Author Topic: What should I get my degree in?  (Read 9349 times)

0 Members and 1 Guest are viewing this topic.

Offline Iceclaw

  • Contributor
  • Posts: 13
  • Country: us
What should I get my degree in?
« on: August 08, 2015, 05:06:36 am »
Hi everyone,

I'm about to start my sophomore year and am starting think about degrees and careers. I want to work within electrical engineering, more specifically, computer hardware and software. I understand maths and science will be big factor in this field, but don't quite know what I should major in. Any help would be greatly appreciated.

Thanks for reading,
Rm
 

Offline lapm

  • Frequent Contributor
  • **
  • Posts: 557
  • Country: fi
Re: What should I get my degree in?
« Reply #1 on: August 08, 2015, 07:54:57 am »
Computer hardware and software indicate at least two different careers. One as programmer, one as electronics engineer.

Programmers usually have very little to do with electricity, unless your embedded systems programmer...

So which one interest you more?

Just because you choose particular career now, docent prevent you learning more on your own. Don't know about school system in your country but in mine they did allow taking extra courses in things you were interested..

And once you graduate and actually start working, don't under estimate power of learning something new by yourself that might come handy at work. Career is about starting with bare basic skill set and then starting to pickup more and more skills needed. Some you learn at work, some you learn at your own time because they interest you...

I got started in electronics as hobbyist when i was 12. And it lead to all the way of me studying automation engineering. Turned out to be wrong choice in my life. But skill set has benefited me other ways tremendously.

What you do now, might not be what you do in 20-30 years from now. Don't fear change, it happens, its life.

So pick now what interest you most, once life gives you more experience, you might change your mind.
Electronics, Linux, Programming, Science... im interested all of it...
 

Offline Stonent

  • Super Contributor
  • ***
  • Posts: 3824
  • Country: us
Re: What should I get my degree in?
« Reply #2 on: August 08, 2015, 06:45:27 pm »
I somewhat have a similar dilemma as I am back to school to finish a degree in IT, the 2 year college I'm at now does not have any courses that are electronics related but the university that I will likely transfer to does. But those courses typically have some strict math prerequisites.  Where as I have taken the barest minimum of math.

Also note that Computer Science and IT are typically under different colleges within the university and may have similar courses but   not interchangeable. Where I will be going, the IT classes are under the college of business and management but CS classes are under the college of science and engineering.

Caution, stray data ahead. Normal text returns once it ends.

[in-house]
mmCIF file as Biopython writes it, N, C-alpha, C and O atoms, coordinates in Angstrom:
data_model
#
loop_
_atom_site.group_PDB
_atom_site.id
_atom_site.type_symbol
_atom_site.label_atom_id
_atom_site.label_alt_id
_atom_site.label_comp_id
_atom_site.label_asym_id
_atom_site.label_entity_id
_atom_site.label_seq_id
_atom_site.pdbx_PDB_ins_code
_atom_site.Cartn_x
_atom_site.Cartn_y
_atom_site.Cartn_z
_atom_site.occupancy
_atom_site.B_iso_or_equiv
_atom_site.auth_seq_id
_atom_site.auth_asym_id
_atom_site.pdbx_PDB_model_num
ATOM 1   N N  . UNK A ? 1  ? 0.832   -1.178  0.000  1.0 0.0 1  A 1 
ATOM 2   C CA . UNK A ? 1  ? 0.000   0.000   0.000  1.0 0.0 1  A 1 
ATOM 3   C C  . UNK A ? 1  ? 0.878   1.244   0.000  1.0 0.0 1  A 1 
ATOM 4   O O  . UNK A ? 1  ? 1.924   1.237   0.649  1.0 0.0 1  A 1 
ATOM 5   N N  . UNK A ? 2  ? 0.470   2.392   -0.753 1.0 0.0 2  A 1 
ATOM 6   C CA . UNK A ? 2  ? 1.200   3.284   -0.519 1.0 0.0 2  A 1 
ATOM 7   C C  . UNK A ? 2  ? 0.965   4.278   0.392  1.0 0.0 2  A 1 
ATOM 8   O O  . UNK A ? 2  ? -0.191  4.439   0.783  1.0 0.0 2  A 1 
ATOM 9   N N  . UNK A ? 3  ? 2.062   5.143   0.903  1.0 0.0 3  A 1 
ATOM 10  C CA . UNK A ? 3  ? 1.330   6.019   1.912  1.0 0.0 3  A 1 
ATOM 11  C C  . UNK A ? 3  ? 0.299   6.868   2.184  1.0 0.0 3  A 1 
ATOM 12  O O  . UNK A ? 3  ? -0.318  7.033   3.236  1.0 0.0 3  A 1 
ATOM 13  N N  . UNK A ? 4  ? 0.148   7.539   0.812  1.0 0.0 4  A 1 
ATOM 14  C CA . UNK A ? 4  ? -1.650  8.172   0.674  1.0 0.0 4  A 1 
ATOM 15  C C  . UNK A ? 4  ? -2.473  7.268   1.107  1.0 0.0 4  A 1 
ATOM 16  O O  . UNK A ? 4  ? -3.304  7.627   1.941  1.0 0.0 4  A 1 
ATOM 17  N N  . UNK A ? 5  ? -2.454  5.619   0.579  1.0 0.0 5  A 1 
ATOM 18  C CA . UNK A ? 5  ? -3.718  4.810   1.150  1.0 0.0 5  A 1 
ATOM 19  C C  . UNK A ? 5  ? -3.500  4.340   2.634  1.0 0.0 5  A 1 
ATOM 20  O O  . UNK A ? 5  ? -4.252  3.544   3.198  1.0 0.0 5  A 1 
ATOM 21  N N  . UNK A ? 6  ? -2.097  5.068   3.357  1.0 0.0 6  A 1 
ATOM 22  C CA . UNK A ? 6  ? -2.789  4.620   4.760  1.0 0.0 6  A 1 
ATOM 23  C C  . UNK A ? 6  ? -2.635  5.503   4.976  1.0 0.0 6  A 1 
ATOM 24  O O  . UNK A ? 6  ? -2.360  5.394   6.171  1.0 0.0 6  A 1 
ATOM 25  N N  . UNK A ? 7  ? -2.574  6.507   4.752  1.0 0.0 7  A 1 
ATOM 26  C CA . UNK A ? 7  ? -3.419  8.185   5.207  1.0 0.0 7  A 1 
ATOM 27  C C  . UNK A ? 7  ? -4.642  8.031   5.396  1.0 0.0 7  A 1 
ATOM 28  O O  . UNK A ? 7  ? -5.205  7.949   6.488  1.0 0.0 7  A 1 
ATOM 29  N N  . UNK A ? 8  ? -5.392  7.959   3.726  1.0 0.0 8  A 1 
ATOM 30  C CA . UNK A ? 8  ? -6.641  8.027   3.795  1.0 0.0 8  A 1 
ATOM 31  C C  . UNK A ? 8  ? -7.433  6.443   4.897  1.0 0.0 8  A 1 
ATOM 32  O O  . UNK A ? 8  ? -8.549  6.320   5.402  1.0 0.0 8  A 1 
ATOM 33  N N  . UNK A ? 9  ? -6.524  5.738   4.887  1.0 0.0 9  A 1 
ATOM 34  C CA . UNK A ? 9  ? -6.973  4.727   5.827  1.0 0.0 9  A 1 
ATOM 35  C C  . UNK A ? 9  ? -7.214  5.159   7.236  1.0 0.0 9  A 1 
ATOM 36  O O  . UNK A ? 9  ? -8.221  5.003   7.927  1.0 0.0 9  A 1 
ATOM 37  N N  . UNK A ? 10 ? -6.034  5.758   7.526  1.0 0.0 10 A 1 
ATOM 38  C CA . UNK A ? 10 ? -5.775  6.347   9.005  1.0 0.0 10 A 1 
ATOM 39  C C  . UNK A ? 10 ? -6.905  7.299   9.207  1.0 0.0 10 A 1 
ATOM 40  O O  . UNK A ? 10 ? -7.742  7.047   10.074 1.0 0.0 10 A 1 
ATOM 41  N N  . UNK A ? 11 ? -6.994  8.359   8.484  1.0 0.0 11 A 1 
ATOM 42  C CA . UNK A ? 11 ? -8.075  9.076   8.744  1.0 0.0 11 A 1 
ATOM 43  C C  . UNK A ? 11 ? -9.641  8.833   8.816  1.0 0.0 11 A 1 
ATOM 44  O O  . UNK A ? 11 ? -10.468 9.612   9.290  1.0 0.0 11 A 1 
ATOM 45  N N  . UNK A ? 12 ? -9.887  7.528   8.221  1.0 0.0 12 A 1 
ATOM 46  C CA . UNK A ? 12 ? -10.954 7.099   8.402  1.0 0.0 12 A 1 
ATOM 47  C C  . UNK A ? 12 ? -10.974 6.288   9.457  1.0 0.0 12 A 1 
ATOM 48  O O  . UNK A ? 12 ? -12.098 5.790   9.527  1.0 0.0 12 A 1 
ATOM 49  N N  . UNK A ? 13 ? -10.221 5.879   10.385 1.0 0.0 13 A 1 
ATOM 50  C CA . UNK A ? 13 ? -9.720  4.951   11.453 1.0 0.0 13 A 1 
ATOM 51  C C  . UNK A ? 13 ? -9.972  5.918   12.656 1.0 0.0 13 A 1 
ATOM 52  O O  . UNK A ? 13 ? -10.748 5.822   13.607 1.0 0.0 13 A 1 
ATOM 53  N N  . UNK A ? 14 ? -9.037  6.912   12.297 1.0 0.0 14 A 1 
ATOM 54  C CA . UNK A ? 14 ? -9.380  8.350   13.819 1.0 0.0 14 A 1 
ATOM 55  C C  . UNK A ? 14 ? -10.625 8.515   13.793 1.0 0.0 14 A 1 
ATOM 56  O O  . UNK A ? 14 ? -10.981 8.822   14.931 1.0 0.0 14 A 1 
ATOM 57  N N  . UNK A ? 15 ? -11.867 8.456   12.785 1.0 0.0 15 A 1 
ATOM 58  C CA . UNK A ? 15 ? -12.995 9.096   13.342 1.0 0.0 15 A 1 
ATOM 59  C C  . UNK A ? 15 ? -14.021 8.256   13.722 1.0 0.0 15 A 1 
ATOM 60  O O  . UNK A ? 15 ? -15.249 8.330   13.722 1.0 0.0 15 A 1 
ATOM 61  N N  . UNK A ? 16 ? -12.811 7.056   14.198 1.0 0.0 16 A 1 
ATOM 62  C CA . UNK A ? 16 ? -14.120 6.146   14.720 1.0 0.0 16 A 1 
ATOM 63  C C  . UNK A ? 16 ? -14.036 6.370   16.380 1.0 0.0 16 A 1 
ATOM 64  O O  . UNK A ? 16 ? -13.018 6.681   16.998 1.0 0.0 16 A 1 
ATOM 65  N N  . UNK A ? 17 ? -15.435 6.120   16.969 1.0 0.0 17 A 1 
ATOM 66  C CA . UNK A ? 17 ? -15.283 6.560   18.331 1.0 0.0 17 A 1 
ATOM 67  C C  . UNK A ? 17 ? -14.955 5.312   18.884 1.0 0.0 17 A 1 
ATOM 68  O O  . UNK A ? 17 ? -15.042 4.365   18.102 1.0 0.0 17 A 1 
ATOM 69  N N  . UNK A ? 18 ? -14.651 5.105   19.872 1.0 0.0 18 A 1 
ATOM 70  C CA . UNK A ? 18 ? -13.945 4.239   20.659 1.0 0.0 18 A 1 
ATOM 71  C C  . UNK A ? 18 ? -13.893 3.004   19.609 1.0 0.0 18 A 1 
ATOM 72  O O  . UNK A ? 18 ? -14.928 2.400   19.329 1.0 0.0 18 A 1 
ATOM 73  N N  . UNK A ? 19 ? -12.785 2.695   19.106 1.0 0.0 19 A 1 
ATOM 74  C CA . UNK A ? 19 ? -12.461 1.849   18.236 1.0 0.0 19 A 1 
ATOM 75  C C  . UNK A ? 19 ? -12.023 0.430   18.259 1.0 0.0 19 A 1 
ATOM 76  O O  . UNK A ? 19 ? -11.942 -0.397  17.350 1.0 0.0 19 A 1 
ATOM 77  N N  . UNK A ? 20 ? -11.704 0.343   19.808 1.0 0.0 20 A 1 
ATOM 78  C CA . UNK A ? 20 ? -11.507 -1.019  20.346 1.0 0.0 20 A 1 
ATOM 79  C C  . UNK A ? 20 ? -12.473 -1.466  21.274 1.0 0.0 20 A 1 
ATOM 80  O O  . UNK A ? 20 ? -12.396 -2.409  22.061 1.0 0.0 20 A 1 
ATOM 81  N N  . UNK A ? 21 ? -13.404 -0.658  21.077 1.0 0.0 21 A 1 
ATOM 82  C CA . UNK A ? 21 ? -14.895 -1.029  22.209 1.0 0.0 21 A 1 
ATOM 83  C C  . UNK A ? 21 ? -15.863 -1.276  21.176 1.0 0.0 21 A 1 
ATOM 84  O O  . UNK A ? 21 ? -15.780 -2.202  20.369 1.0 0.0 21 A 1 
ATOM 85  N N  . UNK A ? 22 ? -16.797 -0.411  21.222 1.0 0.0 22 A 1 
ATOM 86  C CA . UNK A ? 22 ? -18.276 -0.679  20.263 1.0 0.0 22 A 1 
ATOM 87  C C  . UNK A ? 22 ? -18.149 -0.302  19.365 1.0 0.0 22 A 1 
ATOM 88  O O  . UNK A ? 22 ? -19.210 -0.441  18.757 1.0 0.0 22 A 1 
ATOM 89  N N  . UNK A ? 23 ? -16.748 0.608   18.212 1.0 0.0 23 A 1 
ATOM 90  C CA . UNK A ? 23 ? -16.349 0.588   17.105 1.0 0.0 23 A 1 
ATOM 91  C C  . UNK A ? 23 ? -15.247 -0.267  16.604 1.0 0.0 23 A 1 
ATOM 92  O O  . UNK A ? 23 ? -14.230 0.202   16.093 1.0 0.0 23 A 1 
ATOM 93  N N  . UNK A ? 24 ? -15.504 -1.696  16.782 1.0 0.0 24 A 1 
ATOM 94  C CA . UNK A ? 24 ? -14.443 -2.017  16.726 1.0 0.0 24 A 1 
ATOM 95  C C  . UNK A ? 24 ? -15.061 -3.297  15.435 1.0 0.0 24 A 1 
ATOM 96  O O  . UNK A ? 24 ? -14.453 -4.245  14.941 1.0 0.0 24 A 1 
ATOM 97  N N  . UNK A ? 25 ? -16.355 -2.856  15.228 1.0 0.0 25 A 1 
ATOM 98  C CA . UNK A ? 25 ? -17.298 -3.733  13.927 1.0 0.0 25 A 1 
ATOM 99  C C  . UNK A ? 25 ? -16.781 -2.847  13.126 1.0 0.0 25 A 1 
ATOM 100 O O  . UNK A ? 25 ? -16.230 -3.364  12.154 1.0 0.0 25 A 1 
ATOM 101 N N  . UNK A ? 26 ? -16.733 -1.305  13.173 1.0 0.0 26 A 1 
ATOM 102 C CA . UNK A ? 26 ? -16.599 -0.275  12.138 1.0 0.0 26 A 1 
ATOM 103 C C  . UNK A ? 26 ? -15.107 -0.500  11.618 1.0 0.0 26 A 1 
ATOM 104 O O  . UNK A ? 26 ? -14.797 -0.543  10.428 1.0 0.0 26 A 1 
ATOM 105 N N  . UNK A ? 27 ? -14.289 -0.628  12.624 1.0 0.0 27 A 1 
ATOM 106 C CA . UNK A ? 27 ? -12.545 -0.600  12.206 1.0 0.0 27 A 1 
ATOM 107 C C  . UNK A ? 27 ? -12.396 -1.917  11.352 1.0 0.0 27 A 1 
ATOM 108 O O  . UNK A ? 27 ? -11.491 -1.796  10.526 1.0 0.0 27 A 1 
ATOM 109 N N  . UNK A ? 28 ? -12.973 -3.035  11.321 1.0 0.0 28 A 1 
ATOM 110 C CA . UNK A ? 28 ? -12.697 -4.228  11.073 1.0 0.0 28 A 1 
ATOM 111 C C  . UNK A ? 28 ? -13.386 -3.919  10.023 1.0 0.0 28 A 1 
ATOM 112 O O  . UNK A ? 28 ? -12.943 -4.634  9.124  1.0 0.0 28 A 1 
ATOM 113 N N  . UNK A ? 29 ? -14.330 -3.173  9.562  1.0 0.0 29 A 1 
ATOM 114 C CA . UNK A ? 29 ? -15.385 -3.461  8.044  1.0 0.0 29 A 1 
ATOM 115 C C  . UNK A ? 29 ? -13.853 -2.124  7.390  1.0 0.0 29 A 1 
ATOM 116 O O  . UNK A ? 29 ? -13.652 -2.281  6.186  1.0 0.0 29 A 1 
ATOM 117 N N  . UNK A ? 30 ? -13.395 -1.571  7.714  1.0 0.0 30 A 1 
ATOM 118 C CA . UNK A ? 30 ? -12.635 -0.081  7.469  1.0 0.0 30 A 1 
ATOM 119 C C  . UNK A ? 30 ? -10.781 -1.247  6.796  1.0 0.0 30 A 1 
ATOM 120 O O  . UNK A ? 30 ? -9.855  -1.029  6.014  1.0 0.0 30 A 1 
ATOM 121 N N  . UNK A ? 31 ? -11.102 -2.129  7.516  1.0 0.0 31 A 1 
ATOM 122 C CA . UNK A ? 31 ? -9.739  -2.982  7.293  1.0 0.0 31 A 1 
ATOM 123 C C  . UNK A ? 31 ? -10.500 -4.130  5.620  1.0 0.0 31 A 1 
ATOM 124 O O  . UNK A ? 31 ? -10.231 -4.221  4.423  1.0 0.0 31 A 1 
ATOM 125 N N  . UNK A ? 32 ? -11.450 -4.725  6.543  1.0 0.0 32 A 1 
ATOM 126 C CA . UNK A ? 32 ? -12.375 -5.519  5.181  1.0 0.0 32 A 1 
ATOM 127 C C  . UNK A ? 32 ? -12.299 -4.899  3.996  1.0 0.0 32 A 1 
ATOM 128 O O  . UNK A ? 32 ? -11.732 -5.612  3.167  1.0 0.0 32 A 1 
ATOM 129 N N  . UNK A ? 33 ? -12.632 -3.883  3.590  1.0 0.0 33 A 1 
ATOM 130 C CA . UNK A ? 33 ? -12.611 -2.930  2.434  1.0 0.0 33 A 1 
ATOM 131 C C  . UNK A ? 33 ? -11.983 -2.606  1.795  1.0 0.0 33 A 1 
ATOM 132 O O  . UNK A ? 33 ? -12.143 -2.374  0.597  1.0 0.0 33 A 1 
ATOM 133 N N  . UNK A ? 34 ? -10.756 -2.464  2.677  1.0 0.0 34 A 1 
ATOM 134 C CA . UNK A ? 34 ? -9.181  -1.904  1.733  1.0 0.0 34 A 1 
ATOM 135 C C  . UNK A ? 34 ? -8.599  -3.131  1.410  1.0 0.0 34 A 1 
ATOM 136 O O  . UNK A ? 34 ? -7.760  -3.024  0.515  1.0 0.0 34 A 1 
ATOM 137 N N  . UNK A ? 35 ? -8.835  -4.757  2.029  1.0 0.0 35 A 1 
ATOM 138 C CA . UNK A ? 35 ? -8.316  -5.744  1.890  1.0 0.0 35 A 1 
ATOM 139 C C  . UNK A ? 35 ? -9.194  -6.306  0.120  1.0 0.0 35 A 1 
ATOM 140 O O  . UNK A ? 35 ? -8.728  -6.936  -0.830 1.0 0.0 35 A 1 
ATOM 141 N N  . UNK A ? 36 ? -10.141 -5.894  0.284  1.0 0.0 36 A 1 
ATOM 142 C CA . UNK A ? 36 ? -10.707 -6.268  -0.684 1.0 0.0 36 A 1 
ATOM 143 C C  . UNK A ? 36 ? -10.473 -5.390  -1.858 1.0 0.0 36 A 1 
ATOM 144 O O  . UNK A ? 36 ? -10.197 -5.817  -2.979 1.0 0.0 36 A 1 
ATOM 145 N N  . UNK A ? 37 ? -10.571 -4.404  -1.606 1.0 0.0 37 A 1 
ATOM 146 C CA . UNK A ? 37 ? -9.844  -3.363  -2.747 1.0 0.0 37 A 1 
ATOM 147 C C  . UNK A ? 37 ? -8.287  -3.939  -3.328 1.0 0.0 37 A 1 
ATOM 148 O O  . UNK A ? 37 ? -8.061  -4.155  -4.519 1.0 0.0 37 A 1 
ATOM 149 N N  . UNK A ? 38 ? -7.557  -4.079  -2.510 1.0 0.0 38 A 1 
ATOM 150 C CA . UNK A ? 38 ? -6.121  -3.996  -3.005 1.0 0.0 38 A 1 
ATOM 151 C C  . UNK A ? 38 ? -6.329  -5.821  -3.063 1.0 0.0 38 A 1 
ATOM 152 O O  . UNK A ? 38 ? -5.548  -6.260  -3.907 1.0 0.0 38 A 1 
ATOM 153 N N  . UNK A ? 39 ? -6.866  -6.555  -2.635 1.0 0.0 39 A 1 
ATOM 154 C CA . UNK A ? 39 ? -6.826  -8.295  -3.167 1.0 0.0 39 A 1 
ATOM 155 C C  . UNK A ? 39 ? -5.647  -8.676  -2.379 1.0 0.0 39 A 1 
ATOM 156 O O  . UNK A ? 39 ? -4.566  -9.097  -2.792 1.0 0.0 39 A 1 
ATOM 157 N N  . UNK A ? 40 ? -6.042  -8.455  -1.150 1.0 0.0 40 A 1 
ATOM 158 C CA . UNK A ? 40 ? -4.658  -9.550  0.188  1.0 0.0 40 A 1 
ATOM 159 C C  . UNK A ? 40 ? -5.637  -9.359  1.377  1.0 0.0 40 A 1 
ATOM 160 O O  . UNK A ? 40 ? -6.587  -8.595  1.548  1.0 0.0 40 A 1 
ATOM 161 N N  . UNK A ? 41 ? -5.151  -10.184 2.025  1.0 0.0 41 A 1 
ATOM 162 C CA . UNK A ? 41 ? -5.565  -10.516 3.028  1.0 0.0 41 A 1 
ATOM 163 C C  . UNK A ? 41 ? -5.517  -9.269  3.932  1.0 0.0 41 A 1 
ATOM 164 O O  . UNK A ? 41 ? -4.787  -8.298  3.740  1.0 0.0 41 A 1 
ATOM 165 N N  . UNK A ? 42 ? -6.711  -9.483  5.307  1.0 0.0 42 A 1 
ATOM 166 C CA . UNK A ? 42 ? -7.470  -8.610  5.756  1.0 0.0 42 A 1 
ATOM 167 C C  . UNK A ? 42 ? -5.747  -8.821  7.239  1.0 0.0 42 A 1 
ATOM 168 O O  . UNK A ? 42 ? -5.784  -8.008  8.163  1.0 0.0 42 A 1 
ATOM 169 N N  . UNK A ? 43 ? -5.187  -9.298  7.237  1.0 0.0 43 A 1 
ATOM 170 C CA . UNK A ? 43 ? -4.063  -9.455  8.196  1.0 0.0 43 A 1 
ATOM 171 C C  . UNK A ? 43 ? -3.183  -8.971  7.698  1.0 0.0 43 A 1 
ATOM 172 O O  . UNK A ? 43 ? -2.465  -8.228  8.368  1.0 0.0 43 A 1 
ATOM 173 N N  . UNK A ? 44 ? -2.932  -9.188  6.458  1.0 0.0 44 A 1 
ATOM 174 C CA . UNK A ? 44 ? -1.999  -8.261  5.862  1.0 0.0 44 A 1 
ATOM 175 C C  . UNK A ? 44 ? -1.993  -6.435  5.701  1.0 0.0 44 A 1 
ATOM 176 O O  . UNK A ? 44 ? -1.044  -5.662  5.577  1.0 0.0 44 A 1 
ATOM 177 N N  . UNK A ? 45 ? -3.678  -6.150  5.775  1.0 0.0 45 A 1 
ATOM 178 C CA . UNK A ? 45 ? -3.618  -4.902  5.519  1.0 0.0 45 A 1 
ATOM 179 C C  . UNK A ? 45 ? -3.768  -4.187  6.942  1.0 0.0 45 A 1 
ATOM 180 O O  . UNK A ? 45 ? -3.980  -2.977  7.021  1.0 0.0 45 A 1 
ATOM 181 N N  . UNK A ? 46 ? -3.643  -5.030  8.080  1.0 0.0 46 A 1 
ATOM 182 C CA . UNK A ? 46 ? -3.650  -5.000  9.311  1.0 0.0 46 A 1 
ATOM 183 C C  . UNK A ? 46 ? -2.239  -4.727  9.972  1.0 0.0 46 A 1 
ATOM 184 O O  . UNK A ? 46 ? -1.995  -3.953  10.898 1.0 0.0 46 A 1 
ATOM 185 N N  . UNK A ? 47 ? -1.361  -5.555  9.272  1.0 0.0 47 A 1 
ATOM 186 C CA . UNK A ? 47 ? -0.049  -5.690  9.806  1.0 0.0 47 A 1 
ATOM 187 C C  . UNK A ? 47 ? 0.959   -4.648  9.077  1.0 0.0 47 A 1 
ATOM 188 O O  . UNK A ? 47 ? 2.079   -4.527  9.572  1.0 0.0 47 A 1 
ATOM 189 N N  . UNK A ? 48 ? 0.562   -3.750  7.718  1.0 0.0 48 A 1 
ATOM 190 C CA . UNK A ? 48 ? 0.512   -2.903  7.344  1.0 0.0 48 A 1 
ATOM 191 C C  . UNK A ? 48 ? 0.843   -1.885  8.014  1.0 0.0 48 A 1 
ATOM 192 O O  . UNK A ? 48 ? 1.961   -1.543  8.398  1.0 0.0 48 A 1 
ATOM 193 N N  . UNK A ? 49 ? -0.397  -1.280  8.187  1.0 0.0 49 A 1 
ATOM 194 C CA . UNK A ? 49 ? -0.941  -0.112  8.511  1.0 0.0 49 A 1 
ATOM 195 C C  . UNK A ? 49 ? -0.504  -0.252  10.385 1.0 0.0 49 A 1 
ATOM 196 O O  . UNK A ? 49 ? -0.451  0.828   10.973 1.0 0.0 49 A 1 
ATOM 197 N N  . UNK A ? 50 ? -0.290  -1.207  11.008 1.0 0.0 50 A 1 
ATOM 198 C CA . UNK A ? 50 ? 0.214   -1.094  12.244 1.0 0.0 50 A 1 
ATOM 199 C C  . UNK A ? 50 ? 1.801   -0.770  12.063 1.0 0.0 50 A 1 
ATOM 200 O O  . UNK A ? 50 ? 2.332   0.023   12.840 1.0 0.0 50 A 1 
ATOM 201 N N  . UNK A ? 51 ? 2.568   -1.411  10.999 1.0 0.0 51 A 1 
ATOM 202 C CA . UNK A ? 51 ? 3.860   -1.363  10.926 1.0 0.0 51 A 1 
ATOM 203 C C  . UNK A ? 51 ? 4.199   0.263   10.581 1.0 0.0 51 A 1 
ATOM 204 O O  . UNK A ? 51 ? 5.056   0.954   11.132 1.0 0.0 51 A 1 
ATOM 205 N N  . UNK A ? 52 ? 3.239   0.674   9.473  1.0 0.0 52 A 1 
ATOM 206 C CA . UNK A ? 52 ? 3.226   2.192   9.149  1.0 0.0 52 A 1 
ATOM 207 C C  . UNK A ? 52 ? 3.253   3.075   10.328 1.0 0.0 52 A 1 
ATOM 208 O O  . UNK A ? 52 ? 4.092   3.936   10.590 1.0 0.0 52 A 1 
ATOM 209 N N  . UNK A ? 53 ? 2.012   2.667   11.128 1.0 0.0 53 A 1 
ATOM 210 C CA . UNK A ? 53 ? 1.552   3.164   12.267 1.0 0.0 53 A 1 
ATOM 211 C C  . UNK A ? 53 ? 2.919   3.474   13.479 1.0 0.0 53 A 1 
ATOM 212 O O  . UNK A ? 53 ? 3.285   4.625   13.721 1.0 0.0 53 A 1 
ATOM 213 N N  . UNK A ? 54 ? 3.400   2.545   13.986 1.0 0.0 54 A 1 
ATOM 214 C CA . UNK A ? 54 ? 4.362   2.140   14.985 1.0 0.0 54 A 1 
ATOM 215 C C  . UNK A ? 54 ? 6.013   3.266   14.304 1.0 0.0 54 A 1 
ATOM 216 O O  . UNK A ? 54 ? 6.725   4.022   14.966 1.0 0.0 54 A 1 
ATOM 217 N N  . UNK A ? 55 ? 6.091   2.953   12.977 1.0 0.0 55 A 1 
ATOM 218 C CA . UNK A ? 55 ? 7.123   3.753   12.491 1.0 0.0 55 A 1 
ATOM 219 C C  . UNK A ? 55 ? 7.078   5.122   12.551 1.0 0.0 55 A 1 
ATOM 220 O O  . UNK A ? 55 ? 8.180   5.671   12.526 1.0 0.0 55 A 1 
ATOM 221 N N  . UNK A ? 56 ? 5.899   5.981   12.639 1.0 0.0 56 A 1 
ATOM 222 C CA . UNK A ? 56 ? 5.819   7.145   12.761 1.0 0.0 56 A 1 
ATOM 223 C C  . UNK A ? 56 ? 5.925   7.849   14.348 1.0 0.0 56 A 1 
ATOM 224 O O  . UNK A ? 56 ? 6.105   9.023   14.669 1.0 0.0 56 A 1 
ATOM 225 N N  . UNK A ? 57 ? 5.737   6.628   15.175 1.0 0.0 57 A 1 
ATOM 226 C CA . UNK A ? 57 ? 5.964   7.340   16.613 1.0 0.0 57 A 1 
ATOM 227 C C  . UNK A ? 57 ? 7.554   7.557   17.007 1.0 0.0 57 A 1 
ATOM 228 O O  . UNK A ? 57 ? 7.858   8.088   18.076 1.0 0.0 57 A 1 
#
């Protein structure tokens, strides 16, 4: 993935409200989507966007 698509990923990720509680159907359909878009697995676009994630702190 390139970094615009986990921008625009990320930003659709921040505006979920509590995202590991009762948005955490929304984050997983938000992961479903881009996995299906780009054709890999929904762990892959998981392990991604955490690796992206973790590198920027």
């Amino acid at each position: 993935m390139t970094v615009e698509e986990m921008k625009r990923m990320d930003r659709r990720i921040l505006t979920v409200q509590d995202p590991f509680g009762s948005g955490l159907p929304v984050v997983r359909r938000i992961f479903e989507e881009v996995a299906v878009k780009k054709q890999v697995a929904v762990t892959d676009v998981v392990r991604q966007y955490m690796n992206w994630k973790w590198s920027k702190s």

The larger the government, the smaller the citizen.
 

Offline Bob F.

  • Regular Contributor
  • *
  • Posts: 96
  • Country: england
Re: What should I get my degree in?
« Reply #3 on: August 08, 2015, 08:04:22 pm »
Bearing in mind that my higher education experience was mumblemumble-ty years ago, the general idea seems to be that you can get a job as a trainee software engineer with a degree in electronic engineering (assuming you showed interest and some experience), but not the other way around.   There will be far more maths in an EE degree.  Even 30 years ago, the emphasis had moved to digital systems design which I found a lot easier - less maths. Or, at least, less difficult maths!

If I understand correctly, US degrees are more flexible than UK ones and take four years to complete,  so it may be possible for you to select modules in your first two years that would allow you to specialise in the final two years depending on where you saw yourself going.


<aside>
As a general observation, expecting an 18 - 19 year old person to make such important decisions is patently absurd - I didn't start my degree until I was 26, but that was in the days when UK Unis did not charge students for degree courses and full cost-of-living grants were available for adult students so starting a degree in your 20's was not entirely unheard of.  Happy days...

Good luck, Bob.
 

Online tggzzz

  • Super Contributor
  • ***
  • Posts: 10438
  • Country: gb
    • Having fun doing more, with less
Re: What should I get my degree in?
« Reply #4 on: August 08, 2015, 08:40:57 pm »
Choose options that you like and will therefore be prepared to do "more than the minimum necessary" simply because you like it. Such dedication impresses employers because they can see you aren't a timeserver and will do more for their company.

Choose options that don't limit your future choices - i.e. ensure your choices only "close doors" that you definitely won't want to go through. You will specialise naturally during your career; now is too early to limit what you will be allowed to do in 10 years time.

Choose options that have a good mix of theory and practical application. Theory without practice is mental masturbation. Practice without theory is blind fumbling.
There are lies, damned lies, statistics - and ADC/DAC specs.
Glider pilot's aphorism: "there is no substitute for span". Retort: "There is a substitute: skill+imagination. But you can buy span".
Having fun doing more, with less
 

Offline jezsmith41

  • Contributor
  • Posts: 14
Re: What should I get my degree in?
« Reply #5 on: August 08, 2015, 09:30:38 pm »